Female juvenile delinquents' pragmatic awareness of conversational interactions

Dixie D. Sanger, Karen Hux, Mitzi Ritzman

Research output: Contribution to journalArticlepeer-review

21 Scopus citations


Standardized testing has shown that juvenile delinquents have a high incidence of communication problems; however, discourse analyses have failed to confirm pragmatic deficits. This study's purpose was to explore, using qualitative procedures, the pragmatic awareness of female juvenile delinquents concerning conversational interactions. The 45 participants engaged in small-group conversations about communication during multiple class periods. On-line field notes served as the data and were used to determine emerging patterns of verbal and nonverbal communication behaviors. Identified themes included (a) active listening; (b) body position; (c) eye contact, facial expressions, and gestures; (d) utterance types; (e) topics of conversation; (f) politeness and honesty; and (g) conversational management. Results suggested that juvenile delinquents can state many conventions governing conversational interactions; however, some do not always display interactional behaviors consistent with their pragmatic awareness. Discrepancies about pragmatic awareness are discussed in terms of the underlying nature of communication challenges in delinquent populations. Copyright (C) 1999 Elsevier Science Inc.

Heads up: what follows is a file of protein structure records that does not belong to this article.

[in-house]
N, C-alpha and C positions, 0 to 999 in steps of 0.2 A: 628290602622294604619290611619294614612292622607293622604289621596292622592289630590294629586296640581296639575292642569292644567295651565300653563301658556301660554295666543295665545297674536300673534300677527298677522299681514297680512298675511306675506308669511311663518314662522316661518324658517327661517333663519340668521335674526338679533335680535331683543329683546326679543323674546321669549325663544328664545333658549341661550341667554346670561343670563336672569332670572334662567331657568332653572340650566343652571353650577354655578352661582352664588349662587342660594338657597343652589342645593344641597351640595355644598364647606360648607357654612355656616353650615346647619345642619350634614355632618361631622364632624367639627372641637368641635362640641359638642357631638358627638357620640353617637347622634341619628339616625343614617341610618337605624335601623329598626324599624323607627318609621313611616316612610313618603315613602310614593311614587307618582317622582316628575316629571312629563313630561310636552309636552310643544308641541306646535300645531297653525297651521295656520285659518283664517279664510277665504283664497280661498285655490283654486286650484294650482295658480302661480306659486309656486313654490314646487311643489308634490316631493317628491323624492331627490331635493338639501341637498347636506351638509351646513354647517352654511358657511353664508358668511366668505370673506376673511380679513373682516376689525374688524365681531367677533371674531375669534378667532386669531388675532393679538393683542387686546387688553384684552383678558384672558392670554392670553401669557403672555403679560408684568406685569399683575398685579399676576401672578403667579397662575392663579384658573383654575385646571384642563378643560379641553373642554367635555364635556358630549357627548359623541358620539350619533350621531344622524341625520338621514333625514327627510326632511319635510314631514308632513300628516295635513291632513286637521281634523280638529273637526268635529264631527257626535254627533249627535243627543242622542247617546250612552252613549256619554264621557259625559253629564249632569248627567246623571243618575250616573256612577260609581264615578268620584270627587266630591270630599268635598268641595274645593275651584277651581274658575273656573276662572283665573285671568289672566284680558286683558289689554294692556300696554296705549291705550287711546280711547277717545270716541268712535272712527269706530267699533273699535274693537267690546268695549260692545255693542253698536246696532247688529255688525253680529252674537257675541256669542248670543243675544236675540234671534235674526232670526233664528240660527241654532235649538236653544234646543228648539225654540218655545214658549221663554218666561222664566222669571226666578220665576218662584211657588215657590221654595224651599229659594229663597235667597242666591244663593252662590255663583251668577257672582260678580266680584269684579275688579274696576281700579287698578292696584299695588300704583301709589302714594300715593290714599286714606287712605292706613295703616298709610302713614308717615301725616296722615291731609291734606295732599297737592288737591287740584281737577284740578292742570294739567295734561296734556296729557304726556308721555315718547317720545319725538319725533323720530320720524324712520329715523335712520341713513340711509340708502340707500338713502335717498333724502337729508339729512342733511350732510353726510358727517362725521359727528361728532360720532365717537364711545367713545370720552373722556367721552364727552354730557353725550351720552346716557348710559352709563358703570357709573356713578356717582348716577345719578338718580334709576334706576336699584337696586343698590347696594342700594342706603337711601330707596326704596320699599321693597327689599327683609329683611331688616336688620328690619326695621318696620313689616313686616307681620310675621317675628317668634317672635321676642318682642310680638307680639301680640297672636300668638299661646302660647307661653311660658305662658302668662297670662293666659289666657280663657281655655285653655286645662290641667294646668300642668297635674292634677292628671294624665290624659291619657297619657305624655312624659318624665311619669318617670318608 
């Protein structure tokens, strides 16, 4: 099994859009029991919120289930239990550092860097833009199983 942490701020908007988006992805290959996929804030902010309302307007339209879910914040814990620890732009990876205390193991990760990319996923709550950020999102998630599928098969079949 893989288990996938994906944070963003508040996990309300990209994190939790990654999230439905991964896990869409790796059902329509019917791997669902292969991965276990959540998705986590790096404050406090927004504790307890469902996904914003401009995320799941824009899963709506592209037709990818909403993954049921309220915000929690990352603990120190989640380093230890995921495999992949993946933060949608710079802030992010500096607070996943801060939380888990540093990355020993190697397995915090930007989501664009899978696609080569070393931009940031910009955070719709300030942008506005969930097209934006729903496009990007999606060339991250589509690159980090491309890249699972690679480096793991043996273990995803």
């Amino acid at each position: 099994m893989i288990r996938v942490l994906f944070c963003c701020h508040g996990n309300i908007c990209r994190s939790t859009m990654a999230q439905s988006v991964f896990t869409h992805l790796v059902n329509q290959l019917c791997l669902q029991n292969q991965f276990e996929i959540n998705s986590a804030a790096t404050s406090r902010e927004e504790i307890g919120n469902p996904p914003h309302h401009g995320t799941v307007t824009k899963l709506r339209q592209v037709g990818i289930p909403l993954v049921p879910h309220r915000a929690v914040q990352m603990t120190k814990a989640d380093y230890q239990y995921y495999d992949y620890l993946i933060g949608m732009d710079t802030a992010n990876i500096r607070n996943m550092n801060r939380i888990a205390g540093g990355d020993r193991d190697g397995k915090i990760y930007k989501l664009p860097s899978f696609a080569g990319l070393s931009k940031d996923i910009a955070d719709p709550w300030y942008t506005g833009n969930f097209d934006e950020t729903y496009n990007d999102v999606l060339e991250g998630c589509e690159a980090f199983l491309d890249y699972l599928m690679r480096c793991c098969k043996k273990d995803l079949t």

Original languageEnglish (US)
Pages (from-to)281-295
Number of pages15
JournalJournal of Communication Disorders
Issue number5
StatePublished - Sep 1999


  • Delinquents
  • Females
  • Metapragmatics
  • Pragmatics

ASJC Scopus subject areas

  • Experimental and Cognitive Psychology
  • Linguistics and Language
  • Cognitive Neuroscience
  • LPN and LVN
  • Speech and Hearing


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